It began, unlike many watches, with the strap. In 2006, Filip Tysander was backpacking through Australia when he met a wanderer named Daniel Wellington. This was back before everybody had a smartphone, when people still wore a watch to tell time. Wellington’s stood out for its bracelet—a minimalist black-and-gray nylon band, known as a NATO strap, securing a chunky Rolex Submariner to his wrist. After a few more chance encounters with Wellington between Melbourne and Cairns, Tysander became obsessed with the military inflected accessory. So much so that he went home to Uppsala, Sweden, and built a whole company on the idea, naming it after the stranger who inspired him.
Daniel Wellington, or DW as the company is often abbreviated, makes watches that are both instantly recognizable and so generic they verge on invisible. They come with polished-steel or rose-gold-colored cases, in five sizes from a diminutive 26-millimeter to a medium-large 40mm. The dials are all white, with slim lines marking each hour and hands just wide enough to be legible. The only thing that noticeably sets DWs apart from each other is the strap, which comes in a halfdozen colorful nylons and a few leather options, none flashy enough to mar the luxurious look. With a watch, you often pay extra for minimalism—think A. Lange & Söhne or Piaget—but DWs are cheap, running from $149 to $299.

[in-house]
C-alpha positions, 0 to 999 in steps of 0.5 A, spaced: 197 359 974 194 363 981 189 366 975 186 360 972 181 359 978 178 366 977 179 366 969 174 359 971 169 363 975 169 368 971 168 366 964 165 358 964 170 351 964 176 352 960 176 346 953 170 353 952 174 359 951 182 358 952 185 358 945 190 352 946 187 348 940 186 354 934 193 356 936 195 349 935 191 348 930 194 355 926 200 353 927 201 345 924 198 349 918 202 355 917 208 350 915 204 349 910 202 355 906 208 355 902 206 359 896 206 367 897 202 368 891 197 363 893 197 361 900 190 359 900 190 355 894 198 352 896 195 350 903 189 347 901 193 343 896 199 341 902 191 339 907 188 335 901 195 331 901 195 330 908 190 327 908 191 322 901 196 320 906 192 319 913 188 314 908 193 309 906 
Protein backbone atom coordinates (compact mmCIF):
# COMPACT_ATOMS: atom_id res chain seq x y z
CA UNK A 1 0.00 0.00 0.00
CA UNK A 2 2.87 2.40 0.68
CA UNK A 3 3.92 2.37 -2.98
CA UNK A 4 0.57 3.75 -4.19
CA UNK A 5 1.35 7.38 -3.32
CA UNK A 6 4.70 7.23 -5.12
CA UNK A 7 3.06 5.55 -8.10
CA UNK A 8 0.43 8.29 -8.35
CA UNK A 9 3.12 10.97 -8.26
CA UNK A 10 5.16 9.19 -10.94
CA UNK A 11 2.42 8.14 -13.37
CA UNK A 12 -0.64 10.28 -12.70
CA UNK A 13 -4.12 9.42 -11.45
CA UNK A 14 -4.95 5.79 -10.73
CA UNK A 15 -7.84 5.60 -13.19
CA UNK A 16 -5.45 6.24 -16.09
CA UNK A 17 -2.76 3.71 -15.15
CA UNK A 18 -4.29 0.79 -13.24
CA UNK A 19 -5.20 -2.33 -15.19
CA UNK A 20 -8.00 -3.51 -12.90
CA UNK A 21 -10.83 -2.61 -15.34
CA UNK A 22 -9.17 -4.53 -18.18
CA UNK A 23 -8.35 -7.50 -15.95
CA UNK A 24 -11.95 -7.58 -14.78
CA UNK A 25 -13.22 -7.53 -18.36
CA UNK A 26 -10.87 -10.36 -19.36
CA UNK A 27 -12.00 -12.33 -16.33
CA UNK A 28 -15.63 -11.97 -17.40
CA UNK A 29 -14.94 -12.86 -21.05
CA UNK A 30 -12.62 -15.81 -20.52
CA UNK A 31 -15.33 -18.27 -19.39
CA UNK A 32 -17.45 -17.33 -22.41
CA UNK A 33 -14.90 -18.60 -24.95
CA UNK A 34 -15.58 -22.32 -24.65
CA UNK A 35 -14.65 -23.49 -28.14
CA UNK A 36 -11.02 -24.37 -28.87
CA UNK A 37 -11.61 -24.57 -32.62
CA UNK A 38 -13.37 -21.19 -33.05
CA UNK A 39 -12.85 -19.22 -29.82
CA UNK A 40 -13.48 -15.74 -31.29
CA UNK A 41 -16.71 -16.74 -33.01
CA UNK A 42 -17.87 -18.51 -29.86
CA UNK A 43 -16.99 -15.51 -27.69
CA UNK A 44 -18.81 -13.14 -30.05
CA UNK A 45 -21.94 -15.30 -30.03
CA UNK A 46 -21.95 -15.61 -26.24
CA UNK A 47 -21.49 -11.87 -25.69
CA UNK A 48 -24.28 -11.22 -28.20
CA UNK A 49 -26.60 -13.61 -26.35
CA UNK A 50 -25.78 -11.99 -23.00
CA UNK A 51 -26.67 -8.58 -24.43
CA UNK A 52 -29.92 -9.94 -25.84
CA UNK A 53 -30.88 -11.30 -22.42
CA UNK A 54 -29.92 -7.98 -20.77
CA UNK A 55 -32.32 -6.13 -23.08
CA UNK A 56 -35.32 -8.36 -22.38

“Our watches are inspired by the upper echelons of the watch world but at a very accessible price point,” says Frans Sjo, business manager for the U.S. “It’s fair to say that we want everyone to be able to own a Daniel Wellington.” Four years ago, Tysander invested $15,000 to start the company. In 2014 it sold more than a million timepieces and took in $70 million. This year, Tysander projects $220 million in revenue. By comparison, Rolex, which sells $5,000-plus watches, and Tag Heuer, which focuses on $1,000 ones, consider it a good year if they sell a million units.
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July 20 - July 26 2015